“SiSoftware Sandra (the System Analyzer, Diagnostic and Reporting Assistant) is an information & diagnostic utility. It should provide most of the information (including undocumented) you need to know about your hardware, software and other devices whether hardware or software. It works along the lines of other Windows utilities, however it tries to go beyond them and show you more of what’s really going on. Giving the user the ability to draw comparisons at both a high and low-level. You can get information about the CPU, chipset, video adapter, ports, printers, sound card, memory, network, Windows internals, AGP, PCI, PCI-X, PCIe (PCI Express), database, USB, USB2, 1394/Firewire, etc.”

Just like what we saw in Everest, Gigabyte board barely edges out the Asus Crosshair IV Extreme.

The memory tests show that the Gigabyte GA-990FXA-UD7 actually yields slightly higher bandwidth than the ASUS boards. Since the memory controller is built into the processor, we will have to wait until Bulldozer for us to really see a big memory performance gain.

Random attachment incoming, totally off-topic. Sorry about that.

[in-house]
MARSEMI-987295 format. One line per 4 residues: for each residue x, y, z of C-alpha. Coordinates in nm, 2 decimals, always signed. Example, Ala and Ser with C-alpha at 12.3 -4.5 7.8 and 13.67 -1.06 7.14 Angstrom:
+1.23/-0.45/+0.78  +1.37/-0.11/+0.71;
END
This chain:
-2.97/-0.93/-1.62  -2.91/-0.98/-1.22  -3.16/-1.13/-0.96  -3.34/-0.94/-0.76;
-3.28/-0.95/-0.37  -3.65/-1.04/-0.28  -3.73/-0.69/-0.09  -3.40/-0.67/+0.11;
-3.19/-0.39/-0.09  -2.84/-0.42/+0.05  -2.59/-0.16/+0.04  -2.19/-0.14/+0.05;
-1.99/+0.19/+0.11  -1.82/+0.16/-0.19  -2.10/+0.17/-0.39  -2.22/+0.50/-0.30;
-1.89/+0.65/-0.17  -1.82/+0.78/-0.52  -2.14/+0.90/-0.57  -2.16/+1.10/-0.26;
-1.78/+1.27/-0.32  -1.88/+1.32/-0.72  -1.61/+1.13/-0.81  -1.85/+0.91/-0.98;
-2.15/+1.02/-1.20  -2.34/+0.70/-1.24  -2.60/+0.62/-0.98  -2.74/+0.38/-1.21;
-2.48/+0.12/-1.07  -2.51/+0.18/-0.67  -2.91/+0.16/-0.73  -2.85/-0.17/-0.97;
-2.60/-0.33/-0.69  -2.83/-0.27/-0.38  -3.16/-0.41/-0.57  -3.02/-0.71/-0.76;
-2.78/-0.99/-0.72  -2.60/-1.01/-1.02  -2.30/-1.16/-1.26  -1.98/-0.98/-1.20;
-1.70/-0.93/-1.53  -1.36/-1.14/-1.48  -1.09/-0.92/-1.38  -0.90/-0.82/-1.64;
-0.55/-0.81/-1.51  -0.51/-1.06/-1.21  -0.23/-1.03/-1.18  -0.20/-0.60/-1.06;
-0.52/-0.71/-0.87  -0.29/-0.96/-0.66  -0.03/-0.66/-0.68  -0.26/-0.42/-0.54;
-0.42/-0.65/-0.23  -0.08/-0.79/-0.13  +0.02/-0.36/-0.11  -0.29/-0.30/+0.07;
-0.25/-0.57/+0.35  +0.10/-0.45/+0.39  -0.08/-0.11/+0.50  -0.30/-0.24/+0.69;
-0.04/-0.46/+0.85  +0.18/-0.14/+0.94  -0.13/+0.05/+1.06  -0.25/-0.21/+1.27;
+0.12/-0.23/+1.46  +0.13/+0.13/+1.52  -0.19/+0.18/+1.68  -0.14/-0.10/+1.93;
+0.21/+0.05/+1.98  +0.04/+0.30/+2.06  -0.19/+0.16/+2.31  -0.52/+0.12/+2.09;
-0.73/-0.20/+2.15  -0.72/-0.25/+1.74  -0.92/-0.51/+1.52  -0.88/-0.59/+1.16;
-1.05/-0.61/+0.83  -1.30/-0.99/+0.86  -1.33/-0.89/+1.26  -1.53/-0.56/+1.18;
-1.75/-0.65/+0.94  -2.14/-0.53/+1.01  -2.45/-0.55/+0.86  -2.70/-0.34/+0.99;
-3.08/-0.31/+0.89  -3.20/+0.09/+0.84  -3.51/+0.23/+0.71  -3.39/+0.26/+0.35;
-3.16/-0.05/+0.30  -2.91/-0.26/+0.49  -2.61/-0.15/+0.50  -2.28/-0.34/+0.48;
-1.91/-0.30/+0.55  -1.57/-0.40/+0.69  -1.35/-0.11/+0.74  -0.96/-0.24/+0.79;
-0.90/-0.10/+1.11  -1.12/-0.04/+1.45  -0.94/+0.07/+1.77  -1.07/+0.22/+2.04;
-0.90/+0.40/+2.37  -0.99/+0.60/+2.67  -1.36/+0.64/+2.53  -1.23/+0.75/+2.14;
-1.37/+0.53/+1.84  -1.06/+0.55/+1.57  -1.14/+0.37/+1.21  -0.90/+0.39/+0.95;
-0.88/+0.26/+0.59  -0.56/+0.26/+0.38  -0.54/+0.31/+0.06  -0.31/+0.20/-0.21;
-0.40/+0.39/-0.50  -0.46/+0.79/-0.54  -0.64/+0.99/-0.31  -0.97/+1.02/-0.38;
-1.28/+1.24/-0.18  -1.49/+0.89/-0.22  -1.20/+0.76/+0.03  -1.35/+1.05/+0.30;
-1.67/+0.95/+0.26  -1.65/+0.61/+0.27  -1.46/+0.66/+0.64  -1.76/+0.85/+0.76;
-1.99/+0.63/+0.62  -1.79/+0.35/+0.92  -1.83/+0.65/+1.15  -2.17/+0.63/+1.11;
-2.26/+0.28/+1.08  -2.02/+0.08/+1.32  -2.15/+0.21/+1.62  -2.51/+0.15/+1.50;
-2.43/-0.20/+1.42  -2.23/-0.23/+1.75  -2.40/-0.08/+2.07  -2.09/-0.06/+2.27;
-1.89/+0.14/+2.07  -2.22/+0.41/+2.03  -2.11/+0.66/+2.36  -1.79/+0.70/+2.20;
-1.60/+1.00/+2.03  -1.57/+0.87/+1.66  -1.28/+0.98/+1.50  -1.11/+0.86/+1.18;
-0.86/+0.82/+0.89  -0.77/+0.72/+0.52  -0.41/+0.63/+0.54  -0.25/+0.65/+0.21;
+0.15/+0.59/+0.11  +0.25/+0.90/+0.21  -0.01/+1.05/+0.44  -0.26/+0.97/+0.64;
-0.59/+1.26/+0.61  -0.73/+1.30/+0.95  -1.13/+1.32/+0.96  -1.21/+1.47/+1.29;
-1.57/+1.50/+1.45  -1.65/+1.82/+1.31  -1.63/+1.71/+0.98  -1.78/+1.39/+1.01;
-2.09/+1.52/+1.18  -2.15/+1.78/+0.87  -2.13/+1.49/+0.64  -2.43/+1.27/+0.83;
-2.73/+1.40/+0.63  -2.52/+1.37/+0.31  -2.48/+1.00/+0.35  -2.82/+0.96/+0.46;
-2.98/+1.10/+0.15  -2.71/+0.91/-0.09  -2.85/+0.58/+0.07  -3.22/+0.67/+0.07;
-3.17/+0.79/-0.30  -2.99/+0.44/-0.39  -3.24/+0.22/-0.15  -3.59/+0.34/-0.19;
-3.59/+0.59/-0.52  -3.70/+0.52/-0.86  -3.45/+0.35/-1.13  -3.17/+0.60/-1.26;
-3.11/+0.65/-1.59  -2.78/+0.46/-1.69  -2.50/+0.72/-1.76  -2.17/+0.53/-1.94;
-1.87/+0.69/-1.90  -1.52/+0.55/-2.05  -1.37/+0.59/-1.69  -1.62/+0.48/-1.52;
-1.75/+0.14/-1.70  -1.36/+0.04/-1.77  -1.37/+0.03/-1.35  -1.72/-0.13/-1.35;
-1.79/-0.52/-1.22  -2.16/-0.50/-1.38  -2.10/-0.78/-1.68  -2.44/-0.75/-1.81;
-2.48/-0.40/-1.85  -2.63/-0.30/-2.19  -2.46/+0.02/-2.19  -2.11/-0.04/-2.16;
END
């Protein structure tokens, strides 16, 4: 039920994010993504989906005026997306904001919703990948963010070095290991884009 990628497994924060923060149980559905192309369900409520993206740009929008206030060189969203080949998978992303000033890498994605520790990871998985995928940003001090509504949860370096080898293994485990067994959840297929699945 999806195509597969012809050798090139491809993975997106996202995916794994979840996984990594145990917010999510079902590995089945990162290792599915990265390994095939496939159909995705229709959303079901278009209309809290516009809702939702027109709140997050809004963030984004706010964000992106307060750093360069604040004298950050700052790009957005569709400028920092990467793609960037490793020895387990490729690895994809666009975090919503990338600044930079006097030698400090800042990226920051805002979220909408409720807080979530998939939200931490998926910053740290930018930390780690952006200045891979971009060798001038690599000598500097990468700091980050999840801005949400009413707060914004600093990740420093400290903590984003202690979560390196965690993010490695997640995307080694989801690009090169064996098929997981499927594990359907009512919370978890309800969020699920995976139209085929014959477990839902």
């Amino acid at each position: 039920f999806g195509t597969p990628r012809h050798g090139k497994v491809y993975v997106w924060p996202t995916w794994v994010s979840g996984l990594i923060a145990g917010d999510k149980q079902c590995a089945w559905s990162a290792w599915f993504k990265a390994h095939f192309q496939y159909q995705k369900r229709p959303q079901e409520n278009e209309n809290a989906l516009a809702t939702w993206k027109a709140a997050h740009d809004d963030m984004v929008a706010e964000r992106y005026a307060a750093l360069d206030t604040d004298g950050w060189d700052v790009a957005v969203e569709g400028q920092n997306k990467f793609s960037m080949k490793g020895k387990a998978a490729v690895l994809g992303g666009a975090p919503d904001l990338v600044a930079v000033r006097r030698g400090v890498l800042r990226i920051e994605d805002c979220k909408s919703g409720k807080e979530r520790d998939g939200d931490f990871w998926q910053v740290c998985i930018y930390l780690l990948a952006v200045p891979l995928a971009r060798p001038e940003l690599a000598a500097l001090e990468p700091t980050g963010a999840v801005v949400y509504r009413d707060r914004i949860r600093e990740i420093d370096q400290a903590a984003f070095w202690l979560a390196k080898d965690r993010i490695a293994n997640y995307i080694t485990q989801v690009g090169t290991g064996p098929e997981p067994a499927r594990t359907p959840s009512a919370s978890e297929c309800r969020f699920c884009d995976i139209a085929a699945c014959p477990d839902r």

Cinebench R11.5

“CINEBENCH is a real-world test suite that assesses your computer’s performance capabilities. MAXON CINEBENCH is based on MAXON’s award-winning animation software, CINEMA 4D, which is used extensively by studios and production houses worldwide for 3D content creation. MAXON software has been used in blockbuster movies such as Spider-Man, Star Wars, The Chronicles of Narnia and many more. MAXON CINEBENCH runs several tests on your computer to measure the performance of the main processor and the graphics card under real world circumstances. The benchmark application makes use of up to 16 CPUs or CPU cores and is available for Windows (32-bit and 64-Bit) and Macintosh (PPC and Intel-based). The resulting values among different operating systems are 100% comparable and therefore very useful with regard to purchasing decision-making. It can also be used as a marketing tool for hardware vendors or simply to compare hardware among colleagues or friends.”